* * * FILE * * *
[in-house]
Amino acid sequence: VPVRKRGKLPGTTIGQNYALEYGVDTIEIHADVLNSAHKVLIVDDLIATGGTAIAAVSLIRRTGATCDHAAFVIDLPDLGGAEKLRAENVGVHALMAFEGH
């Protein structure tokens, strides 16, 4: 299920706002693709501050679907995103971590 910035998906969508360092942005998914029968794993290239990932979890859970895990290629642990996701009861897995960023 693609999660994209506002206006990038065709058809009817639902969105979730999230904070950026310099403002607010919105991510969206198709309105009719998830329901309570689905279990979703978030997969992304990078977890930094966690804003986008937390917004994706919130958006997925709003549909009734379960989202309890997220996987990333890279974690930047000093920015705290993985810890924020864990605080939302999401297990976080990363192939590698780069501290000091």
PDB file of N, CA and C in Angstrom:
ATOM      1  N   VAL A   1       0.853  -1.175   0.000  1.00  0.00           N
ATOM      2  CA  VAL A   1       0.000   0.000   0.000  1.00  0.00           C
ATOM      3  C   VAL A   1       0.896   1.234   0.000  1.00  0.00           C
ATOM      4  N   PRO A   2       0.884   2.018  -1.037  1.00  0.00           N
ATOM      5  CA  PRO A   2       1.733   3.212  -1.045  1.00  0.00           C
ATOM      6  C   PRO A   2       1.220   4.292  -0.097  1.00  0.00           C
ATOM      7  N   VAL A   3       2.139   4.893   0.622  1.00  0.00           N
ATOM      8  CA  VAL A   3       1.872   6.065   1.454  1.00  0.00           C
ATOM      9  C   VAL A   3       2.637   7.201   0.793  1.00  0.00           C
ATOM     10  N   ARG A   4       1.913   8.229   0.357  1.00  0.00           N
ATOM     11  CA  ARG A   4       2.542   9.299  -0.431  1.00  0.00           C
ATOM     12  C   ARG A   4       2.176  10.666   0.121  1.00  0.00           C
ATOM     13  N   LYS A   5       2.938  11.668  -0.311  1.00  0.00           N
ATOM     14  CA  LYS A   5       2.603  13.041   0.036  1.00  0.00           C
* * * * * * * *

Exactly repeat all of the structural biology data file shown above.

[in-house]
Amino acid sequence: VPVRKRGKLPGTTIGQNYALEYGVDTIEIHADVLNSAHKVLIVDDLIATGGTAIAAVSLIRRTGATCDHAAFVIDLPDLGGAEKLRAENVGVHALMAFEGH
């Protein structure tokens, strides 16, 4: 299920706002693709501050679907995103971590 910035998906969508360092942005998914029968794993290239990932979890859970895990290629642990996701009861897995960023 693609999660994209506002206006990038065709058809009817639902969105979730999230904070950026310099403002607010919105991510969206198709309105009719998830329901309570689905279990979703978030997969992304990078977890930094966690804003986008937390917004994706919130958006997925709003549909009734379960989202309890997220996987990333890279974690930047000093920015705290993985810890924020864990605080939302999401297990976080990363192939590698780069501290000091």
PDB file of N, CA and C in Angstrom:
ATOM      1  N   VAL A   1       0.853  -1.175   0.000  1.00  0.00           N
ATOM      2  CA  VAL A   1       0.000   0.000   0.000  1.00  0.00           C
ATOM      3  C   VAL A   1       0.896   1.234   0.000  1.00  0.00           C
ATOM      4  N   PRO A   2       0.884   2.018  -1.037  1.00  0.00           N
ATOM      5  CA  PRO A   2       1.733   3.212  -1.045  1.00  0.00           C
ATOM      6  C   PRO A   2       1.220   4.292  -0.097  1.00  0.00           C
ATOM      7  N   VAL A   3       2.139   4.893   0.622  1.00  0.00           N
ATOM      8  CA  VAL A   3       1.872   6.065   1.454  1.00  0.00           C
ATOM      9  C   VAL A   3       2.637   7.201   0.793  1.00  0.00           C
ATOM     10  N   ARG A   4       1.913   8.229   0.357  1.00  0.00           N
ATOM     11  CA  ARG A   4       2.542   9.299  -0.431  1.00  0.00           C
ATOM     12  C   ARG A   4       2.176  10.666   0.121  1.00  0.00           C
ATOM     13  N   LYS A   5       2.938  11.668  -0.311  1.00  0.00           N
ATOM     14  CA  LYS A   5       2.603  13.041   0.036  1.00  0.00           C